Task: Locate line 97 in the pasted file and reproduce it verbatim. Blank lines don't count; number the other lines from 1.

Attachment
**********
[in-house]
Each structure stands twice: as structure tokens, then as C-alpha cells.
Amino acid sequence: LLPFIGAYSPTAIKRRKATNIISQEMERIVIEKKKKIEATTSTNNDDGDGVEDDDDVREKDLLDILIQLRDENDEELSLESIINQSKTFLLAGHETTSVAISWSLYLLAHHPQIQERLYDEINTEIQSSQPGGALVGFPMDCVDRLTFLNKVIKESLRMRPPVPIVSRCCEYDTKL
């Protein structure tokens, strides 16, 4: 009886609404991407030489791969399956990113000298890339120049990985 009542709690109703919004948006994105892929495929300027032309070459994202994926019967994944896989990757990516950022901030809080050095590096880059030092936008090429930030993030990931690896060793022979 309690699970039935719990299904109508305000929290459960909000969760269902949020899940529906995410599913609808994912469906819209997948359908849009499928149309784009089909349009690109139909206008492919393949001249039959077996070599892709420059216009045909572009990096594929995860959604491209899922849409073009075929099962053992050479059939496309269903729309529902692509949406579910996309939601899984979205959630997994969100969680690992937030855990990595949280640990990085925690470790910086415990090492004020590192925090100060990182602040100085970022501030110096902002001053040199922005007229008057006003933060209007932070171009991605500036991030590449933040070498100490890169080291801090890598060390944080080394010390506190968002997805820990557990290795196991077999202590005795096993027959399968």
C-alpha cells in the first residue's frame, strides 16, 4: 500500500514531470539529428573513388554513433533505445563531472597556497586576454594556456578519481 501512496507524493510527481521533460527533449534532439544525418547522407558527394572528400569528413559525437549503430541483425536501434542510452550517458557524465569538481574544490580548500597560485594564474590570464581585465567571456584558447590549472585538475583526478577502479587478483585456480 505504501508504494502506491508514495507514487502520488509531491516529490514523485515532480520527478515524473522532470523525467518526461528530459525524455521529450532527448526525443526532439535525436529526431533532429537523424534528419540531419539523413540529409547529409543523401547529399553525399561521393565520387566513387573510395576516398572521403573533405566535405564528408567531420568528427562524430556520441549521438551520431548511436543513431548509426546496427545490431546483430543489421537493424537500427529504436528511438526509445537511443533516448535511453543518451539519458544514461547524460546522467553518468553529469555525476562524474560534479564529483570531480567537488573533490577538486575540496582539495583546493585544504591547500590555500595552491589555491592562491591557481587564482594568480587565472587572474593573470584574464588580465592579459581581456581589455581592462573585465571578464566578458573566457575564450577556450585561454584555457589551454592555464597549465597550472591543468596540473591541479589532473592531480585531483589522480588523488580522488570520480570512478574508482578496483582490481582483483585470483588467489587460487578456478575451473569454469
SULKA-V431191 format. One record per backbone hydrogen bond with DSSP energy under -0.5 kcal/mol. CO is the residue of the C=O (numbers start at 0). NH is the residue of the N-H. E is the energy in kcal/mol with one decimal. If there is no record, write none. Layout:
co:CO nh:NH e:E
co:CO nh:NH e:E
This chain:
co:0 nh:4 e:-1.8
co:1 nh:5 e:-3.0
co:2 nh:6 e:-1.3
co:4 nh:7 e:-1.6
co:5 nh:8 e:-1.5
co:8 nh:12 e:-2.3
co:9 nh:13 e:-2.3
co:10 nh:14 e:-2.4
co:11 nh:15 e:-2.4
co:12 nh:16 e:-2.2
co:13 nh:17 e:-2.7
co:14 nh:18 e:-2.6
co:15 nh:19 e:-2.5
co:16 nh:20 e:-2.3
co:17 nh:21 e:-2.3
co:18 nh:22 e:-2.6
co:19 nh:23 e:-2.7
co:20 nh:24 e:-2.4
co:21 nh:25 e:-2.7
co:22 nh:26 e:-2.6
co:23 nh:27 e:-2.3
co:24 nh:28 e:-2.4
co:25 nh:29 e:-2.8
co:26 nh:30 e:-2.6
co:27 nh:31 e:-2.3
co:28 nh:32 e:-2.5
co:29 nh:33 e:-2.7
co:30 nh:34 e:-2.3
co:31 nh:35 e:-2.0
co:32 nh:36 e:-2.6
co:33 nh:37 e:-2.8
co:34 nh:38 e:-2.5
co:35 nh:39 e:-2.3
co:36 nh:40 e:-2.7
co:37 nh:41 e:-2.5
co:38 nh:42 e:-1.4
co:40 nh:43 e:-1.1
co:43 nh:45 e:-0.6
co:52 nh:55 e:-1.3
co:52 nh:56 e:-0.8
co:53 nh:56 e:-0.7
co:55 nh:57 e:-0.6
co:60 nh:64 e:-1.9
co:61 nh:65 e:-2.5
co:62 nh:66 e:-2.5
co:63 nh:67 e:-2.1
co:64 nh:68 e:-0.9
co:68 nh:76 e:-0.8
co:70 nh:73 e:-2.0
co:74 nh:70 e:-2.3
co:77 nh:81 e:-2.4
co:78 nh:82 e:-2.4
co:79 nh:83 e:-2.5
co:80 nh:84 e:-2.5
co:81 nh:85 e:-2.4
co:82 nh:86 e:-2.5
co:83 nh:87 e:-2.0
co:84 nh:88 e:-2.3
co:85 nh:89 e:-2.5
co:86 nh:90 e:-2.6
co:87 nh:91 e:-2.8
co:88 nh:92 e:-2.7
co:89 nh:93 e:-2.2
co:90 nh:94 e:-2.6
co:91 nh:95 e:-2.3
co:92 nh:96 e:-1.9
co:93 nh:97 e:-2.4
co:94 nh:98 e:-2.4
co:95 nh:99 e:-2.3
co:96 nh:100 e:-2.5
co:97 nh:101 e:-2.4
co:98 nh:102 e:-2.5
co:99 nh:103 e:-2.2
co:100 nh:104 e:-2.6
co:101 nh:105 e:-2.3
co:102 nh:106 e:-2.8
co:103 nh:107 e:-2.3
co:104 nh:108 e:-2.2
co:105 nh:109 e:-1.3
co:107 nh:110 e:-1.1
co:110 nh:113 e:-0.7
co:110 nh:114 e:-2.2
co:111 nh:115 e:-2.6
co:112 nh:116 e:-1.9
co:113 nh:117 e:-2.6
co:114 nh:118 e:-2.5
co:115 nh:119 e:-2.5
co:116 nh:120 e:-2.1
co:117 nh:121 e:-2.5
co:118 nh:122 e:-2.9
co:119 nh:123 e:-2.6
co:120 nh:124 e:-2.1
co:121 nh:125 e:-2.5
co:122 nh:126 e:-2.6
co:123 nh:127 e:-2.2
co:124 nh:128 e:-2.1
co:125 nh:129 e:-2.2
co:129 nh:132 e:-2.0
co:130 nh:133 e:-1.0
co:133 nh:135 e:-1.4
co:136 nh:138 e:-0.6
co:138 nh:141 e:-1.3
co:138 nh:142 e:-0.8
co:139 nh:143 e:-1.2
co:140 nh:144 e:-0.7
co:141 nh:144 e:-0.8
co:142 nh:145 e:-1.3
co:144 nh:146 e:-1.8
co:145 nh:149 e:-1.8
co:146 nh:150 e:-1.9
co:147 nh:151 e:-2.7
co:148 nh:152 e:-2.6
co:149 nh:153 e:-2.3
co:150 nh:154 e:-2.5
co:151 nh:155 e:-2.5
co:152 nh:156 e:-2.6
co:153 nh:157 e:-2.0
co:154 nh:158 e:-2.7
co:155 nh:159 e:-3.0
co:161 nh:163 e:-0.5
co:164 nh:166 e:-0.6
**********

co:116 nh:120 e:-2.1